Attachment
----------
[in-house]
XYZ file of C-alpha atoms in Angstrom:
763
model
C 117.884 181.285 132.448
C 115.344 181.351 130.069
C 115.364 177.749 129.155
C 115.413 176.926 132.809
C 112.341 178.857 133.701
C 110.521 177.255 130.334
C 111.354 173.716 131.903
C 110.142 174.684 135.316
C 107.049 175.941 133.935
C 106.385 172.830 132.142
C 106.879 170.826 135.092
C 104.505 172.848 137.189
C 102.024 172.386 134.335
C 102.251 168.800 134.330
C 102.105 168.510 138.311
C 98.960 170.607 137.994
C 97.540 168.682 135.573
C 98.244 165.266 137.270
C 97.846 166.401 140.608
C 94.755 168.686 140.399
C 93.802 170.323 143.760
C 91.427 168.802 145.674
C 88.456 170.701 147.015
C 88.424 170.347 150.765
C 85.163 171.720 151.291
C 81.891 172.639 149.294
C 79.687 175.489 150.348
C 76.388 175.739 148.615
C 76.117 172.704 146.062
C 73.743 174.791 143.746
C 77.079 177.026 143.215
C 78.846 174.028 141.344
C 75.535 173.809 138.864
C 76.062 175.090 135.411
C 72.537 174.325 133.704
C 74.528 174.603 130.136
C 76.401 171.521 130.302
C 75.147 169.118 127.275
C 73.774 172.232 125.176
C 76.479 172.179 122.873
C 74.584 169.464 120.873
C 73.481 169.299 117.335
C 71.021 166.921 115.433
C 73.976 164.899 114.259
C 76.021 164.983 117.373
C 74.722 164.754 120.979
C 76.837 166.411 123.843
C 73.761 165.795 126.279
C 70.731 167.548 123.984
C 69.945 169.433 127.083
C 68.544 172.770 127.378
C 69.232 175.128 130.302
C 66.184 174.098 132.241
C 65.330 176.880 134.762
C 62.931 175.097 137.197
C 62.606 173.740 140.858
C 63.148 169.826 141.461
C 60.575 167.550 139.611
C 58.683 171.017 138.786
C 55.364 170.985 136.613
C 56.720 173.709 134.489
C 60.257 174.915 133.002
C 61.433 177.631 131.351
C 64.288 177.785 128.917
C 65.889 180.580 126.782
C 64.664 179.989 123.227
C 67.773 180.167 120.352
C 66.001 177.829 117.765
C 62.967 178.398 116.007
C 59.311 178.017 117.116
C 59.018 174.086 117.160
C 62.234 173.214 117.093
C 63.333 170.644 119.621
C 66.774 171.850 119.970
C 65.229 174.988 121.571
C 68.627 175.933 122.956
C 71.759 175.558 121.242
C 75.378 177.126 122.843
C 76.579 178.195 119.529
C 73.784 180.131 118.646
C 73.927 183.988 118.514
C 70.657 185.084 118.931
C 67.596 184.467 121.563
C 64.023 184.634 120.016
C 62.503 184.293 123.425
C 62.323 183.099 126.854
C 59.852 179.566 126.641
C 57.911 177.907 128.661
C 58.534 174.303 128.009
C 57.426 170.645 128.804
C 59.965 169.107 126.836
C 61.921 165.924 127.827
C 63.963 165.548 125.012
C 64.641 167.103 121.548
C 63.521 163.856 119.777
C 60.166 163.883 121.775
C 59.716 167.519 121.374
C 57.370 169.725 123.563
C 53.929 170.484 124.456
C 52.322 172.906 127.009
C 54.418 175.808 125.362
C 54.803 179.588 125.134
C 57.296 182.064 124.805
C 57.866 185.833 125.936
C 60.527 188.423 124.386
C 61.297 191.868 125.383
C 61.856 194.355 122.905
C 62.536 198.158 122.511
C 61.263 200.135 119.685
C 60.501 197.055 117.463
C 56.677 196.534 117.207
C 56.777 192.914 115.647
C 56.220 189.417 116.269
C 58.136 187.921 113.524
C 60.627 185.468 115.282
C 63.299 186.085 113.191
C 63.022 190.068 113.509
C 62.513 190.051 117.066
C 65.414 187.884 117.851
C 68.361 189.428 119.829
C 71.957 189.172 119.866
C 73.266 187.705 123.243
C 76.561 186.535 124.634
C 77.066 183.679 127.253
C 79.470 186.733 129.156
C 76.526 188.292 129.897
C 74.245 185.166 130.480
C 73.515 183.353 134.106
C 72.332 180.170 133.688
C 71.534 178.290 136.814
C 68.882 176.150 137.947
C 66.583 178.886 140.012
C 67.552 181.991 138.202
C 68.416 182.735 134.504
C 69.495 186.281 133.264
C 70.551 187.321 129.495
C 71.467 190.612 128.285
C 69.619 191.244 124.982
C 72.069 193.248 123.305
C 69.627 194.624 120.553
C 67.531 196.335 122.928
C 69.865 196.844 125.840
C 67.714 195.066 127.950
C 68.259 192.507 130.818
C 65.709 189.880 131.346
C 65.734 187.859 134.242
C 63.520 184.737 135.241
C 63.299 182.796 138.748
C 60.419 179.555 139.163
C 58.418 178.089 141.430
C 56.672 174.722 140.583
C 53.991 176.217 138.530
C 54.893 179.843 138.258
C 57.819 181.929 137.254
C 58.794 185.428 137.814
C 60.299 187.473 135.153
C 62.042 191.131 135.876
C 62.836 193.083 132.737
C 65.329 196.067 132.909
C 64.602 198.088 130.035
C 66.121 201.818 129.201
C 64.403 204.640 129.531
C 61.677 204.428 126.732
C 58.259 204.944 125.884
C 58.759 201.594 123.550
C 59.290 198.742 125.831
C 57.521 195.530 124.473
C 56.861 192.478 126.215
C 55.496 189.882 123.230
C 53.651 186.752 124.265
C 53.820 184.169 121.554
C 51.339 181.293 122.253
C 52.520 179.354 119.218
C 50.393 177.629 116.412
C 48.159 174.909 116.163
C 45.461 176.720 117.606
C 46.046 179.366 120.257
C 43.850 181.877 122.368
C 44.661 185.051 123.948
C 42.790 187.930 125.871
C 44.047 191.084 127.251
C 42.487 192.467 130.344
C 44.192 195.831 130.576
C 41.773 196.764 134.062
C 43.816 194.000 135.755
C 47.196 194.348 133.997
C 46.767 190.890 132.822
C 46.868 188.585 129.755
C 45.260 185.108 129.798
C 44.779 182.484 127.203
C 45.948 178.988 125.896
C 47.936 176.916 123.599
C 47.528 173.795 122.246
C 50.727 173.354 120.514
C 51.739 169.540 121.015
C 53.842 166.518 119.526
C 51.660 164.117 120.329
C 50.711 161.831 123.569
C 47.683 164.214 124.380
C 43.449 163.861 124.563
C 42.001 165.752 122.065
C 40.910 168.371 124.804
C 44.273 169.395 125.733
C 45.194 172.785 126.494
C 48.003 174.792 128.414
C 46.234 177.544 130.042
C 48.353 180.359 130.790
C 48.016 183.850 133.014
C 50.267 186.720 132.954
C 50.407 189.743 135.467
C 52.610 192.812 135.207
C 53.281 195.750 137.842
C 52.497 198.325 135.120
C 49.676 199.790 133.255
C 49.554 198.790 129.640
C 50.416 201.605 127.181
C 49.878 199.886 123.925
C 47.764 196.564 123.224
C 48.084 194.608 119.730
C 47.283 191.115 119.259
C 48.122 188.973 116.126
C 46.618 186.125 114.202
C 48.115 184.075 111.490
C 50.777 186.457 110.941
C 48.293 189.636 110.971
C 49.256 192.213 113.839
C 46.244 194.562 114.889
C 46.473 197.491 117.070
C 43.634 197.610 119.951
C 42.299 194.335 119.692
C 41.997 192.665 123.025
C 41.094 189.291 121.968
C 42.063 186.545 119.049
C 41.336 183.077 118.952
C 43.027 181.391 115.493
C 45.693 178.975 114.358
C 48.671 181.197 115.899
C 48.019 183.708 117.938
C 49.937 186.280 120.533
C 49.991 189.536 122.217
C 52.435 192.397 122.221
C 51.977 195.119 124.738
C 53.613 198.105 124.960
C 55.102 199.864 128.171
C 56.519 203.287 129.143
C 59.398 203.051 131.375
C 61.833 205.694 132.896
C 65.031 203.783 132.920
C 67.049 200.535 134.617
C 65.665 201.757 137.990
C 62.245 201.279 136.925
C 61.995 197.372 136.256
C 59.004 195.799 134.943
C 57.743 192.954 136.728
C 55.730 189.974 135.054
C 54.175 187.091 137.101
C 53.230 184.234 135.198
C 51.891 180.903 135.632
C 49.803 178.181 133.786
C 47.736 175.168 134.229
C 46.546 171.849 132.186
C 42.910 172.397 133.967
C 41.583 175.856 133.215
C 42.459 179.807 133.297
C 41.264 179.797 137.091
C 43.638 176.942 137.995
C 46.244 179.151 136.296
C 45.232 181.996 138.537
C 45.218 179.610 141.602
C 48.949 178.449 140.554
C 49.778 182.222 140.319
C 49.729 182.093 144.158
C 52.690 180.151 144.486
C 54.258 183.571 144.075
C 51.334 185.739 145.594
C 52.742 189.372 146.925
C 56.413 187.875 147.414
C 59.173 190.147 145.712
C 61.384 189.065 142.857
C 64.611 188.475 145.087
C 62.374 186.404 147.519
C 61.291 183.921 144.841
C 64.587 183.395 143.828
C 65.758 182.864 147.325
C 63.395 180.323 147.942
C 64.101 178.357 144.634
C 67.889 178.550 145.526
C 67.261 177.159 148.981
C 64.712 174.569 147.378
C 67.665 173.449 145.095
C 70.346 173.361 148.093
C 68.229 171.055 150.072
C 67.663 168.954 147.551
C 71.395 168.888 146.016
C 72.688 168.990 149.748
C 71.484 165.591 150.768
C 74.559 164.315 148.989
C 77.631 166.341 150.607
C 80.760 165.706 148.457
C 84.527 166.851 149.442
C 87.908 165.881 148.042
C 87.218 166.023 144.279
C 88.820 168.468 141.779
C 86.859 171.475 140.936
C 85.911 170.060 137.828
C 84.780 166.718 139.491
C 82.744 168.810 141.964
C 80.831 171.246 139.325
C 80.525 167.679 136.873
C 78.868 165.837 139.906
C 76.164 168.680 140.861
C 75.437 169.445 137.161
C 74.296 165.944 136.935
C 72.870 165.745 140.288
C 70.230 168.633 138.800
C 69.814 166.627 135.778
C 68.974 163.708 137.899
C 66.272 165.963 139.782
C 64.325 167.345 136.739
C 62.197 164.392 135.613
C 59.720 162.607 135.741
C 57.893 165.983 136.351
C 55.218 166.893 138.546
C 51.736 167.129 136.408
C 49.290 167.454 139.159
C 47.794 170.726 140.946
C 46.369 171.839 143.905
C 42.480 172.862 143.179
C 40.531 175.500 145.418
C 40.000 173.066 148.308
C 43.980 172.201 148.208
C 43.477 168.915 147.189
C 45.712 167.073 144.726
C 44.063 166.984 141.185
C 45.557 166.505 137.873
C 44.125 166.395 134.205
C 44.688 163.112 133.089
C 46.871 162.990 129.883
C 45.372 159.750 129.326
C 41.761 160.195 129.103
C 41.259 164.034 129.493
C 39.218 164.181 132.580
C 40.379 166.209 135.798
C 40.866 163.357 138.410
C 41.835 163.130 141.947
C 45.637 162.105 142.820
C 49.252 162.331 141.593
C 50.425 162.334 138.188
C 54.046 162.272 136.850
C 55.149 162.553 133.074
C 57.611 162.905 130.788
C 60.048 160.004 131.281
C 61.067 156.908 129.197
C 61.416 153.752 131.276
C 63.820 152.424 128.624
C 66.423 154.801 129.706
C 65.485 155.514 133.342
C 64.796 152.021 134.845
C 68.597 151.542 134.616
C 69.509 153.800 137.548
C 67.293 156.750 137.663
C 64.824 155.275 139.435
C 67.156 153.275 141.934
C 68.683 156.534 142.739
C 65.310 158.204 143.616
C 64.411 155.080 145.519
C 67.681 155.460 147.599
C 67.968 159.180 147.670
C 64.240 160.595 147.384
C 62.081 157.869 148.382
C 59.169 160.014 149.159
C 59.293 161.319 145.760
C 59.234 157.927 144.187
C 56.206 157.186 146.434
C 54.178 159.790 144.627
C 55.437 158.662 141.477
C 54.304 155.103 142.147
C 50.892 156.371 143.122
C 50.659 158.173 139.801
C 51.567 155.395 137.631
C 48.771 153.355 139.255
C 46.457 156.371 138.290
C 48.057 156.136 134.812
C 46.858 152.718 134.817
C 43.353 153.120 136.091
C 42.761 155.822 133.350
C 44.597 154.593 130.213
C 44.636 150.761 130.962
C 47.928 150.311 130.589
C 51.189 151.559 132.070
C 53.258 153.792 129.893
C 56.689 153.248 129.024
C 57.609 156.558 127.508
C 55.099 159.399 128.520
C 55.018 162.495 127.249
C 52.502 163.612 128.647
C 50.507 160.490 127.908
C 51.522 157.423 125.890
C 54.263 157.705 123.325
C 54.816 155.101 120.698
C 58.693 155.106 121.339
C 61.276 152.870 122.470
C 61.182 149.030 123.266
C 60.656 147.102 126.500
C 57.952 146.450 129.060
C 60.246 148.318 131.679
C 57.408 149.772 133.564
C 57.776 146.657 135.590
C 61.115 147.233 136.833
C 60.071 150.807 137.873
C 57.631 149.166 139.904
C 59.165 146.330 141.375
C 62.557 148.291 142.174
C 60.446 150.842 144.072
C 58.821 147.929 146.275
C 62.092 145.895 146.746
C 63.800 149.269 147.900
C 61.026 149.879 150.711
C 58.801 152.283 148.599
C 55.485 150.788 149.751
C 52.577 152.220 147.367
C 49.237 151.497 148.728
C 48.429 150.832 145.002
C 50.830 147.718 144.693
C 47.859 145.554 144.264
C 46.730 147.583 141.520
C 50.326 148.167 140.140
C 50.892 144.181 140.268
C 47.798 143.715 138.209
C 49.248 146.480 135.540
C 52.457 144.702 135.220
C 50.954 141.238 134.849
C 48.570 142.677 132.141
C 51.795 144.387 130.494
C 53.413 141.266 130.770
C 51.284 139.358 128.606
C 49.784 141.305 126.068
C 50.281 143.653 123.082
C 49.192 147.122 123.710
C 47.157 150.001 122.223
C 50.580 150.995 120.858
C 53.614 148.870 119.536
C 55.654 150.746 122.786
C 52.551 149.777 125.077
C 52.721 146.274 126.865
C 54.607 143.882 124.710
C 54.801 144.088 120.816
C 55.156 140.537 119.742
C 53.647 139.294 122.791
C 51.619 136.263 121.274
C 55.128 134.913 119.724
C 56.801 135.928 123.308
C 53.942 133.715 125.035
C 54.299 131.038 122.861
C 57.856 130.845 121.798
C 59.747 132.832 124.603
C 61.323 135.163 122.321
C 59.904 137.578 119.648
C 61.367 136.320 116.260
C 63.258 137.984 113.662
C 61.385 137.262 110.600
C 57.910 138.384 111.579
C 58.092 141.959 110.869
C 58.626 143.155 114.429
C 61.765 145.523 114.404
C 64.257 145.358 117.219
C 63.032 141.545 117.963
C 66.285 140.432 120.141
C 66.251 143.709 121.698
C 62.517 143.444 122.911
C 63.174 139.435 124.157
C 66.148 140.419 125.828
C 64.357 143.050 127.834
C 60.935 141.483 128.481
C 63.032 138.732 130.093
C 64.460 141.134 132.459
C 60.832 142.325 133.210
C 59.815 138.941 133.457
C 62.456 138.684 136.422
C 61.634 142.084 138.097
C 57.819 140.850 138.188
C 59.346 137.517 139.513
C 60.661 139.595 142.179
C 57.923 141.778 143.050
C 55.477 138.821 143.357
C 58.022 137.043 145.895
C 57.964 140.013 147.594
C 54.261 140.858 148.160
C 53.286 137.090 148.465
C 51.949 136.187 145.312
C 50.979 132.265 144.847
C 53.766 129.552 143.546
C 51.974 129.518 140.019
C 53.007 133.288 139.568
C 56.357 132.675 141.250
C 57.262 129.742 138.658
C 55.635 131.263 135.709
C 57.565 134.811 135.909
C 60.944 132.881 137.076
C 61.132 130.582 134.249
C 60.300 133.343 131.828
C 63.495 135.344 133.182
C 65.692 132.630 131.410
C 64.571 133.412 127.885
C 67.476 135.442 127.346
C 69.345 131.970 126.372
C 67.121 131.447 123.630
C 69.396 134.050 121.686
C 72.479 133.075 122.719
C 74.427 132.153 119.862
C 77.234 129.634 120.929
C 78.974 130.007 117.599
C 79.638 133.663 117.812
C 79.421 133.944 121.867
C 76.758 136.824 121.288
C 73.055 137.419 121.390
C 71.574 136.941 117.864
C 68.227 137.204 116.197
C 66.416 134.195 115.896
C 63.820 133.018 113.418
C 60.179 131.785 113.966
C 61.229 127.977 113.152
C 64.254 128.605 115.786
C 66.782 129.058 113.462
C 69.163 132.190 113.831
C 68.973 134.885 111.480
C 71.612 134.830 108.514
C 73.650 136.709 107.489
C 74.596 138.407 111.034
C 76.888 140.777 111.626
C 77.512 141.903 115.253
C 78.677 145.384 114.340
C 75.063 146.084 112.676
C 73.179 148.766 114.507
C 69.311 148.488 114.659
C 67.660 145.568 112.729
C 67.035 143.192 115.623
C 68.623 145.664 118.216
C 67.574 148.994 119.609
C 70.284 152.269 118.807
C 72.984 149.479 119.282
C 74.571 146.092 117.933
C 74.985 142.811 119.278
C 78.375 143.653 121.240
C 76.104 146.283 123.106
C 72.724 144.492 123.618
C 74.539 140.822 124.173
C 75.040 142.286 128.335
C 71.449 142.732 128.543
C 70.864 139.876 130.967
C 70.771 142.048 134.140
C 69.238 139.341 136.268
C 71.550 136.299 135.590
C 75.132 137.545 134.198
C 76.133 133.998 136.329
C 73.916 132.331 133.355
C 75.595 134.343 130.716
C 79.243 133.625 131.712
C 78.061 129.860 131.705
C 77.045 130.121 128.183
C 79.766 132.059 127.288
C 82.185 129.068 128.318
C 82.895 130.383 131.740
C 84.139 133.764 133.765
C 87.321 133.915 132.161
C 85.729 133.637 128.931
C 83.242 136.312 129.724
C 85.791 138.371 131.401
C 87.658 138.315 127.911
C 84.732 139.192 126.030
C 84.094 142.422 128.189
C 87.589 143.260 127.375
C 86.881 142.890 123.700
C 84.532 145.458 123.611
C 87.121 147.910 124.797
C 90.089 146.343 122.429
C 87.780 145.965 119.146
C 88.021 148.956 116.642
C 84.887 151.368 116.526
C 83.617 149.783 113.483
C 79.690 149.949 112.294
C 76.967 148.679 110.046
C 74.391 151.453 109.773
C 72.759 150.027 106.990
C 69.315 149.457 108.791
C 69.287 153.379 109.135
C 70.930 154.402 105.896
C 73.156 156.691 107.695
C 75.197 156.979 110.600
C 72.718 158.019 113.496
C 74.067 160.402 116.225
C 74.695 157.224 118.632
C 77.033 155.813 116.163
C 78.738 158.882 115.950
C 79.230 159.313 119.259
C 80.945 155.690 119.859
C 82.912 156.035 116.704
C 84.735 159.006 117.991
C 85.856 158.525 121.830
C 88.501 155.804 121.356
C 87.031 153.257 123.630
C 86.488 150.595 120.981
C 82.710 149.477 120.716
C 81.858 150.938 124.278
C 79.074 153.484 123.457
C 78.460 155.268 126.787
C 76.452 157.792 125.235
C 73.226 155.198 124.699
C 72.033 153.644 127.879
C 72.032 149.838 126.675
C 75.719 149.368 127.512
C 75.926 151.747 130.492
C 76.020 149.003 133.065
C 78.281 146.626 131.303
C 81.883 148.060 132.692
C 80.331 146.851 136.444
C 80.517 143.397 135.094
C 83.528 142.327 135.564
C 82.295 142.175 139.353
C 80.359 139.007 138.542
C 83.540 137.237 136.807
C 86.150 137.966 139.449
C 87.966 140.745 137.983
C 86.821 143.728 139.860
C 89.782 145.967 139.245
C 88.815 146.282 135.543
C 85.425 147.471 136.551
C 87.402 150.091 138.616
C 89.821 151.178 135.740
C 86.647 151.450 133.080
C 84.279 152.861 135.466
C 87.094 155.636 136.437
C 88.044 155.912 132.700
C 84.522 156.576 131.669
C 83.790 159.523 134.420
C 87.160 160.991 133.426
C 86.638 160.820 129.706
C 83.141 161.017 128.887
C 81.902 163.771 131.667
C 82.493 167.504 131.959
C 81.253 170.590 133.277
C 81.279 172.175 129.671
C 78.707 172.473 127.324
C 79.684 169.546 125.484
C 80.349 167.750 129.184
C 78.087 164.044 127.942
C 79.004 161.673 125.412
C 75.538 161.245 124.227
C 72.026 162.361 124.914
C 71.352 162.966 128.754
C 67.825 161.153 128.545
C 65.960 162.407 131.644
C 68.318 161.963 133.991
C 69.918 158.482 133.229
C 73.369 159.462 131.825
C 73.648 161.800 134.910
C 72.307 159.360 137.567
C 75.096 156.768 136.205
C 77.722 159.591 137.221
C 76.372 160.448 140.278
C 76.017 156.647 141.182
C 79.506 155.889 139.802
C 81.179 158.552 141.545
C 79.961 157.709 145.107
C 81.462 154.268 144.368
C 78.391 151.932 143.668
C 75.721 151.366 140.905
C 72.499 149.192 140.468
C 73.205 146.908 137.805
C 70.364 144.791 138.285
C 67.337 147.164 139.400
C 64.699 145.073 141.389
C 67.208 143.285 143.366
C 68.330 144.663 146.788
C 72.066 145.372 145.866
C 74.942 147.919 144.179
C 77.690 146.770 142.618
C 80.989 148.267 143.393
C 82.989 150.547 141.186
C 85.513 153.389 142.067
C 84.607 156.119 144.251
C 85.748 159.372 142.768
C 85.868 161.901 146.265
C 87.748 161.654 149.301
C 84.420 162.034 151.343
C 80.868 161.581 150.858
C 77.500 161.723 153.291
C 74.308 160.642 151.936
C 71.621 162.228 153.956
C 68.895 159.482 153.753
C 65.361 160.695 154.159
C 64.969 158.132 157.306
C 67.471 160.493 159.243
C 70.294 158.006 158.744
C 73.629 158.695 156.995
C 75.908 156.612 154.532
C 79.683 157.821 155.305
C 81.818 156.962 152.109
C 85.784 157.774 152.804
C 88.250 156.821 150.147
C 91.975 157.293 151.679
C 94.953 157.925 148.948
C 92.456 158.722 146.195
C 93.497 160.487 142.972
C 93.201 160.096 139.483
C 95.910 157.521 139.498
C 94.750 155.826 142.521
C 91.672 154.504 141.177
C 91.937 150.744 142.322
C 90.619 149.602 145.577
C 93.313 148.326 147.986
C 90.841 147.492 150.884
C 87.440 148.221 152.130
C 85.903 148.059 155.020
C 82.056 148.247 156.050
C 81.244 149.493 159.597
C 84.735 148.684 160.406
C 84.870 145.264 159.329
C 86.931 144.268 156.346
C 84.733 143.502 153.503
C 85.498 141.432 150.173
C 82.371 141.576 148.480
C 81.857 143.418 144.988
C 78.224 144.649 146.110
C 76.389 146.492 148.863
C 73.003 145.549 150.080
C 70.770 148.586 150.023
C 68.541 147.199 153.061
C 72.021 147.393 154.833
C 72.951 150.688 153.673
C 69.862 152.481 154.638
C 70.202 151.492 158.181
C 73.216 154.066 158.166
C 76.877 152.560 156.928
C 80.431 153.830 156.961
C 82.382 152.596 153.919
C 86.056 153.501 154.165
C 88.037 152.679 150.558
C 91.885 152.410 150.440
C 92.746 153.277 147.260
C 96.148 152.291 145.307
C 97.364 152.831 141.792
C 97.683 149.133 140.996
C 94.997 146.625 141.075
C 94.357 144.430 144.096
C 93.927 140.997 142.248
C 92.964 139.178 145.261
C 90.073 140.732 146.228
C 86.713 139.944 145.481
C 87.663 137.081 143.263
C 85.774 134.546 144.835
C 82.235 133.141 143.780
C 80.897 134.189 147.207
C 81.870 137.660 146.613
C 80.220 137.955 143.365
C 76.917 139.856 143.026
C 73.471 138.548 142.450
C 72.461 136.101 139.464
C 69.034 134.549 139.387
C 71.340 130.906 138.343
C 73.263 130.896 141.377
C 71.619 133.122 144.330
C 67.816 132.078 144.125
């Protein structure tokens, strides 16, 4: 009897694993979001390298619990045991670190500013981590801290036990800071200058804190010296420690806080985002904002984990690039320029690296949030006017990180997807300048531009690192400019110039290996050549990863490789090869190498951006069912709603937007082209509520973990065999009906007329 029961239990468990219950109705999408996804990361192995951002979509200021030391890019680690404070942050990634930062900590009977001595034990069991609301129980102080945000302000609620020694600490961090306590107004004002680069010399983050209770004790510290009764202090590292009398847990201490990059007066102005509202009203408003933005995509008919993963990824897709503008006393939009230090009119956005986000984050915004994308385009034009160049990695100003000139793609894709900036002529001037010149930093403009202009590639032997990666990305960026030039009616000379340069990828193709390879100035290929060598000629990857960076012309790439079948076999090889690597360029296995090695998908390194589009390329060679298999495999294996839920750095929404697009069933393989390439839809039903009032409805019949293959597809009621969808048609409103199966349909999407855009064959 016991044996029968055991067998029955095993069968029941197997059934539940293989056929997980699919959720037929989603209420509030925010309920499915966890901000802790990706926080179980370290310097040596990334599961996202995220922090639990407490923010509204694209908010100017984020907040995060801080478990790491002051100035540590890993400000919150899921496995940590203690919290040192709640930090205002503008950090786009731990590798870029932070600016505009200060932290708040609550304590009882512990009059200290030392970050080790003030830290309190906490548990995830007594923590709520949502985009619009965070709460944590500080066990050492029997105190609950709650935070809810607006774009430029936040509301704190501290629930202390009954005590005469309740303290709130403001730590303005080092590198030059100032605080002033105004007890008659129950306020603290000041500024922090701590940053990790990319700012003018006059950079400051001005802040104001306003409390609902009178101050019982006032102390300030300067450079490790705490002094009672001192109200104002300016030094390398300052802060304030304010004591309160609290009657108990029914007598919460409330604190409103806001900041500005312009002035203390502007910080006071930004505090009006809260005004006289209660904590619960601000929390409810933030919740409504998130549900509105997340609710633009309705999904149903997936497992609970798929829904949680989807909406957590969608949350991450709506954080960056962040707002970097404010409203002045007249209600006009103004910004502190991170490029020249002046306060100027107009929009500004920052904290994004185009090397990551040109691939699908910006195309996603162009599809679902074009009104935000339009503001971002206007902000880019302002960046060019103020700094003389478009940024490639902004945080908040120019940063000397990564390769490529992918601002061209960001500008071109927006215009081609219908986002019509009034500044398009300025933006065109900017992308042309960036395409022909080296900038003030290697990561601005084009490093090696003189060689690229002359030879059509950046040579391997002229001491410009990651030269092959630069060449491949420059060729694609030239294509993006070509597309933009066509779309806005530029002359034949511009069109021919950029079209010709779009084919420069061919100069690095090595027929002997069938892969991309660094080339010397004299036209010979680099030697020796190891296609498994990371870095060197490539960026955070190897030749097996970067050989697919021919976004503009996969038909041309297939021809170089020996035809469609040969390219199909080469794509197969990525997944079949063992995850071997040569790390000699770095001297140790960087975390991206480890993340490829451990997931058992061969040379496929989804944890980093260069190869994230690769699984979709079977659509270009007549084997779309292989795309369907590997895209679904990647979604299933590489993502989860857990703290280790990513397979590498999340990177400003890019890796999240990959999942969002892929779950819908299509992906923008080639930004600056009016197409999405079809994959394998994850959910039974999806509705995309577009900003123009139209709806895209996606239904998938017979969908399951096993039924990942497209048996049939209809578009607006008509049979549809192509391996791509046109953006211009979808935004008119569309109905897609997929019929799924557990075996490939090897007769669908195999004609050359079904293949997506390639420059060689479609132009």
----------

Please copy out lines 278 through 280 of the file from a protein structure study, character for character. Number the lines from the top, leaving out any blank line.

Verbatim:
C 54.258 183.571 144.075
C 51.334 185.739 145.594
C 52.742 189.372 146.925